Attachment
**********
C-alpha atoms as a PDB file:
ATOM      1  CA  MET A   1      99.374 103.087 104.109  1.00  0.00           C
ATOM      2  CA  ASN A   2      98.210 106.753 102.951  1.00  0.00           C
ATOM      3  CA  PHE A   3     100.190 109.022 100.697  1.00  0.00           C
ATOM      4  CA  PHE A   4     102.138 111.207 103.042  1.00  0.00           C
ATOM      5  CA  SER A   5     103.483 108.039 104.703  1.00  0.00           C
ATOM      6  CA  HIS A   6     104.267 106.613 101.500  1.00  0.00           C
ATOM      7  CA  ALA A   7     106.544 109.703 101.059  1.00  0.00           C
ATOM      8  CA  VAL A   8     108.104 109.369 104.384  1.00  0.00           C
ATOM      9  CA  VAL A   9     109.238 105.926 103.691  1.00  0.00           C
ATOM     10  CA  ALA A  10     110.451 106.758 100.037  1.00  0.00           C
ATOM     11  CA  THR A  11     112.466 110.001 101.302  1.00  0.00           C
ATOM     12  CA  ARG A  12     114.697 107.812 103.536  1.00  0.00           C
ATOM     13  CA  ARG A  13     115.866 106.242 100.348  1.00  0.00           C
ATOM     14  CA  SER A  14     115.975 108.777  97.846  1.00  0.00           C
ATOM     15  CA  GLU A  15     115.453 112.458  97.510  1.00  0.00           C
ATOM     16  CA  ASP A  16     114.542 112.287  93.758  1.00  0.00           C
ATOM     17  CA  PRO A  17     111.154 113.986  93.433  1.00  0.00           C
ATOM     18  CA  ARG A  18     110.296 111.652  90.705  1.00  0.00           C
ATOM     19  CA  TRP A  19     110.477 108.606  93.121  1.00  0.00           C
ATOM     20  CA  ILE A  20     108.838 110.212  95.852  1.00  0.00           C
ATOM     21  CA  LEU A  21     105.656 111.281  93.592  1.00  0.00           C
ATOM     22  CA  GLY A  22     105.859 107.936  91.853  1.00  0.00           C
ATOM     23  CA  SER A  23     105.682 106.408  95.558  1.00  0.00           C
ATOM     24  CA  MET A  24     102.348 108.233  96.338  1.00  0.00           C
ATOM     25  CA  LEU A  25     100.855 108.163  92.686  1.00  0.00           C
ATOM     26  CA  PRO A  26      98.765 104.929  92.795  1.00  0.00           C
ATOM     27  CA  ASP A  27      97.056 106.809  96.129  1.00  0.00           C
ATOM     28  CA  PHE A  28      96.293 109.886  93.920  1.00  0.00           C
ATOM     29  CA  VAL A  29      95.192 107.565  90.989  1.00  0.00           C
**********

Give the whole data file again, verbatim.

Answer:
C-alpha atoms as a PDB file:
ATOM      1  CA  MET A   1      99.374 103.087 104.109  1.00  0.00           C
ATOM      2  CA  ASN A   2      98.210 106.753 102.951  1.00  0.00           C
ATOM      3  CA  PHE A   3     100.190 109.022 100.697  1.00  0.00           C
ATOM      4  CA  PHE A   4     102.138 111.207 103.042  1.00  0.00           C
ATOM      5  CA  SER A   5     103.483 108.039 104.703  1.00  0.00           C
ATOM      6  CA  HIS A   6     104.267 106.613 101.500  1.00  0.00           C
ATOM      7  CA  ALA A   7     106.544 109.703 101.059  1.00  0.00           C
ATOM      8  CA  VAL A   8     108.104 109.369 104.384  1.00  0.00           C
ATOM      9  CA  VAL A   9     109.238 105.926 103.691  1.00  0.00           C
ATOM     10  CA  ALA A  10     110.451 106.758 100.037  1.00  0.00           C
ATOM     11  CA  THR A  11     112.466 110.001 101.302  1.00  0.00           C
ATOM     12  CA  ARG A  12     114.697 107.812 103.536  1.00  0.00           C
ATOM     13  CA  ARG A  13     115.866 106.242 100.348  1.00  0.00           C
ATOM     14  CA  SER A  14     115.975 108.777  97.846  1.00  0.00           C
ATOM     15  CA  GLU A  15     115.453 112.458  97.510  1.00  0.00           C
ATOM     16  CA  ASP A  16     114.542 112.287  93.758  1.00  0.00           C
ATOM     17  CA  PRO A  17     111.154 113.986  93.433  1.00  0.00           C
ATOM     18  CA  ARG A  18     110.296 111.652  90.705  1.00  0.00           C
ATOM     19  CA  TRP A  19     110.477 108.606  93.121  1.00  0.00           C
ATOM     20  CA  ILE A  20     108.838 110.212  95.852  1.00  0.00           C
ATOM     21  CA  LEU A  21     105.656 111.281  93.592  1.00  0.00           C
ATOM     22  CA  GLY A  22     105.859 107.936  91.853  1.00  0.00           C
ATOM     23  CA  SER A  23     105.682 106.408  95.558  1.00  0.00           C
ATOM     24  CA  MET A  24     102.348 108.233  96.338  1.00  0.00           C
ATOM     25  CA  LEU A  25     100.855 108.163  92.686  1.00  0.00           C
ATOM     26  CA  PRO A  26      98.765 104.929  92.795  1.00  0.00           C
ATOM     27  CA  ASP A  27      97.056 106.809  96.129  1.00  0.00           C
ATOM     28  CA  PHE A  28      96.293 109.886  93.920  1.00  0.00           C
ATOM     29  CA  VAL A  29      95.192 107.565  90.989  1.00  0.00           C